Last updated: January 18. 2014 10:25PM - 500 Views
By - tvenesky@timesleader.com

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The Pennsylvania Game Commission will hold the following Hunter-Trapper Education courses this year in Luzerne County (All courses begin at 8:30 a.m. More courses in the area will be added. For a complete statewide list visit www.pgc.state.pa.us):

Nescopeck State Park — March 1

Whitetail Preserve — April 5

American Legion Post 781 — May 17

Whitetail Preserve — June 28

American Legion Post 781 — July 19

Nescopeck State Park — Aug. 23

Nuangola Rod and Gun Club — Sept. 20

Nescopeck State Park — Oct. 18

The Pennsylvania Fish and Boat Commission will hold its quarterly business meeting on Jan. 22-23 at its Harrisburg headquarters, located at 1601 Elmerton Avenue, Harrisburg.

As part of the Commission’s quarterly meeting, committees will meet beginning at 10:15 a.m. on Wednesday, Jan. 22, and again at 8 a.m. on Thursday, Jan. 23. Formal consideration of the agenda by the full commission will begin at approximately 10:10 a.m. on Thursday, Jan. 23.

All committee meetings and the formal meeting are open to the public.

A complete copy of the meeting schedule and the full agenda for the meeting can be found on the PFBC’s web site at www.fishandboat.com/minutes.htm.

The North Mountain Branch of QDMA has scheduled its next habitat project. The project will take place on Jan. 25. The group will be meeting at 8 a.m. at the first parking lot on Mountain Springs Road just off Route 487 on Red Rock Mountain.

The project will take place on Game Lands 57 and will be a browse cut which will consist of the cutting of various species of trees to allow the deer to eat the buds off the fallen trees and allow growth of new trees that will provide additional browse for years to come as they grow.

The downed trees will also act as nurseries for upcoming saplings and act as nesting areas for songbirds and also sanctuaries for other game and non game animals from other predatory species as well.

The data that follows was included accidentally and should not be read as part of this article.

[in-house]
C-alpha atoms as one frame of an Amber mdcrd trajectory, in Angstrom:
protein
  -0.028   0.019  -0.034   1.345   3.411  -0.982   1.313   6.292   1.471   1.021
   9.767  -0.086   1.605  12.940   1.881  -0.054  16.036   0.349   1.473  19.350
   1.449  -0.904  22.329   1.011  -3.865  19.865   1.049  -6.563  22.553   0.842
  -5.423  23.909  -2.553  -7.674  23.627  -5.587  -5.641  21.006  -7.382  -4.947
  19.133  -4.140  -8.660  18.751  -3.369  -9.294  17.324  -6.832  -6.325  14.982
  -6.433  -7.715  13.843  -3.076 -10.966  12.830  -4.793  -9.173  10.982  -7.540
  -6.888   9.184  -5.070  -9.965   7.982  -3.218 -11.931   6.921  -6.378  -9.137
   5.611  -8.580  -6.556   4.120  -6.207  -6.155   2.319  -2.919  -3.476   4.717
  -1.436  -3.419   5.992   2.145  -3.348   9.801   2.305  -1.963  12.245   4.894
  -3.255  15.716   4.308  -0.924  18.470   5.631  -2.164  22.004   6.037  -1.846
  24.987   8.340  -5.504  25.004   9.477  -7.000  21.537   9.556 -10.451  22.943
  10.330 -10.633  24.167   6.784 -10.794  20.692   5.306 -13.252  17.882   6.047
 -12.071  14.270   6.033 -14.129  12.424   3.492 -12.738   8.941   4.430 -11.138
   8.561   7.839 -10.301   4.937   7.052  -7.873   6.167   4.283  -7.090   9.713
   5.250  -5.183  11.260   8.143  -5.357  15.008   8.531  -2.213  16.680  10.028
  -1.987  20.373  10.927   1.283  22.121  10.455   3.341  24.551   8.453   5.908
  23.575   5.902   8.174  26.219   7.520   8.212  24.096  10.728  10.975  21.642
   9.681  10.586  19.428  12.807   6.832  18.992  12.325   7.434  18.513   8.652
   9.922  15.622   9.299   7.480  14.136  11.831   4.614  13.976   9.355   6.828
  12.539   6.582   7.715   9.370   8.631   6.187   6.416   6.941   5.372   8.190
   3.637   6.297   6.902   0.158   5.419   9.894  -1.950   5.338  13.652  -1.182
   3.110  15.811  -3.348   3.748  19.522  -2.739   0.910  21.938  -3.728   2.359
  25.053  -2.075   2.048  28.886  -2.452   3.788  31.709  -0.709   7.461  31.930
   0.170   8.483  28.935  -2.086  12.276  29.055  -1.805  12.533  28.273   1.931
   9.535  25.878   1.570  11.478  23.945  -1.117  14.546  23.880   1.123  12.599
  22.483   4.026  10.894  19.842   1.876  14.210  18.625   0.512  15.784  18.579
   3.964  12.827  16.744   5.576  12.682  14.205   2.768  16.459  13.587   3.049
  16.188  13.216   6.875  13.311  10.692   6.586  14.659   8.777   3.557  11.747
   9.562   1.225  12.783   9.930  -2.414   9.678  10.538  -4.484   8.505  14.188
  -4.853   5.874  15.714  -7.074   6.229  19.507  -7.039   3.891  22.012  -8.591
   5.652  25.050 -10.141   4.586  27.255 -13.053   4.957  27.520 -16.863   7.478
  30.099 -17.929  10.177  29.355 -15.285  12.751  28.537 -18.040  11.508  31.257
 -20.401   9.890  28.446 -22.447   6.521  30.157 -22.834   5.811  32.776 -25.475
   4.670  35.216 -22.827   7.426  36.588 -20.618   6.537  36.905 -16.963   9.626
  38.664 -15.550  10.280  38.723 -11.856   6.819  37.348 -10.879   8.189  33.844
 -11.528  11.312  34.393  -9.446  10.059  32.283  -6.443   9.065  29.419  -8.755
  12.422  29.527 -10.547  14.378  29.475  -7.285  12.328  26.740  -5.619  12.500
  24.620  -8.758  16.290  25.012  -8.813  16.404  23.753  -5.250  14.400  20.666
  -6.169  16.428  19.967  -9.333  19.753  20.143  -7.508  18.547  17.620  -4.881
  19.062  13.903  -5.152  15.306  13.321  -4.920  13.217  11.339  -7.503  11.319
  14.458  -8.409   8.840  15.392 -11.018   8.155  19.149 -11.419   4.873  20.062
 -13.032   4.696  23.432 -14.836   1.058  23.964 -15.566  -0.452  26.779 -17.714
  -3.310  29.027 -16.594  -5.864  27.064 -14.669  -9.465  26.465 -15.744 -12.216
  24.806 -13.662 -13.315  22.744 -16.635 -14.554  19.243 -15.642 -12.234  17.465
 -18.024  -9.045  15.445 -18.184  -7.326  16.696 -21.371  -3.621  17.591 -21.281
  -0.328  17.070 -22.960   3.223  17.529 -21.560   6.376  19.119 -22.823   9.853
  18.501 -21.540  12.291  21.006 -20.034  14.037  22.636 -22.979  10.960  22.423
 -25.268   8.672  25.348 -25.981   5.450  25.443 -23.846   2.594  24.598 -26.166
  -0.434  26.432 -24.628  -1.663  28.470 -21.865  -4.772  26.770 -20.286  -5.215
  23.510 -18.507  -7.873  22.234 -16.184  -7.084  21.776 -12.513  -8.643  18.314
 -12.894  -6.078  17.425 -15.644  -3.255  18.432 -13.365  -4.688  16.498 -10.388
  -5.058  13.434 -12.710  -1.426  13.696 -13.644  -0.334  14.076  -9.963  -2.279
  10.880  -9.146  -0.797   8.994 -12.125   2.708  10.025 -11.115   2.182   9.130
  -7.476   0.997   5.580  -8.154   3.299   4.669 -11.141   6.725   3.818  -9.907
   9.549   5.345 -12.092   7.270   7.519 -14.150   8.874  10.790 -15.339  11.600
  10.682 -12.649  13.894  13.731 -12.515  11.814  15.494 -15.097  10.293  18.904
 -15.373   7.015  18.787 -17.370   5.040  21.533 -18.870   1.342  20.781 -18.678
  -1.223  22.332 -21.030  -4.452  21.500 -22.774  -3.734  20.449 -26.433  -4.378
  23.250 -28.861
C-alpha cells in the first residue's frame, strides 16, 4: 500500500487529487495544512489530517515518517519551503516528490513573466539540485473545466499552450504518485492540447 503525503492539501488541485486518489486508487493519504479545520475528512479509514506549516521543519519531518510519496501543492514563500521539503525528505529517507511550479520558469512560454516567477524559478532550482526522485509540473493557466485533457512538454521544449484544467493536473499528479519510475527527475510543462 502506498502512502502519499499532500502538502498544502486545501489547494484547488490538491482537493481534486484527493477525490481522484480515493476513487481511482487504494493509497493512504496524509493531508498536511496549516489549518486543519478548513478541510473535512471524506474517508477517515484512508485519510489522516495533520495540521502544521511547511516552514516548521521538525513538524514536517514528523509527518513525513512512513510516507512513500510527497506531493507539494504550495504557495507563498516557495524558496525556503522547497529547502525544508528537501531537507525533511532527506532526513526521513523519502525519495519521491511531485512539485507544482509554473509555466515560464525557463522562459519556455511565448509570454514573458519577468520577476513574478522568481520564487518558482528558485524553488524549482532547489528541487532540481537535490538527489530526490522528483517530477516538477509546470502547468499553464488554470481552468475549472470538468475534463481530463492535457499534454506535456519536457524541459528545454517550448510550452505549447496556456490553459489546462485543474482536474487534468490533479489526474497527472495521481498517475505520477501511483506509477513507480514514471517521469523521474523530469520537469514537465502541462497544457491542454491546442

Lunch will be provided for volunteers working on the project. Anyone having their own safety gear and chainsaws are encouraged to bring them. The group does have some extra safety gear to use should a volunteer not have their own.

The project is dictated some what by weather due to road conditions in this remote area, so stay tuned for updates should bad weather be predicted.

Anyone having any questions regarding the project or in need of directions may contact the North Mountain Branch at 570-477-2238

The National Archery in the Schools Program State Tournament is set to be held March 14 in State College. It’s shaping up to be the biggest student archery tournament ever in Pennsylvania. And the Pennsylvania Game Commission is encouraging all schools participating in the program, commonly referred to as NASP, to register to compete.

There is no fee to register, and the first day for registration is Friday, Jan. 31. Registration remains open through Friday, Feb. 21.

The NASP state tournament has been growing each year and the March 14 tournament to be held at the Penn State Multi-Sport Facility figures to be the largest tournament to date.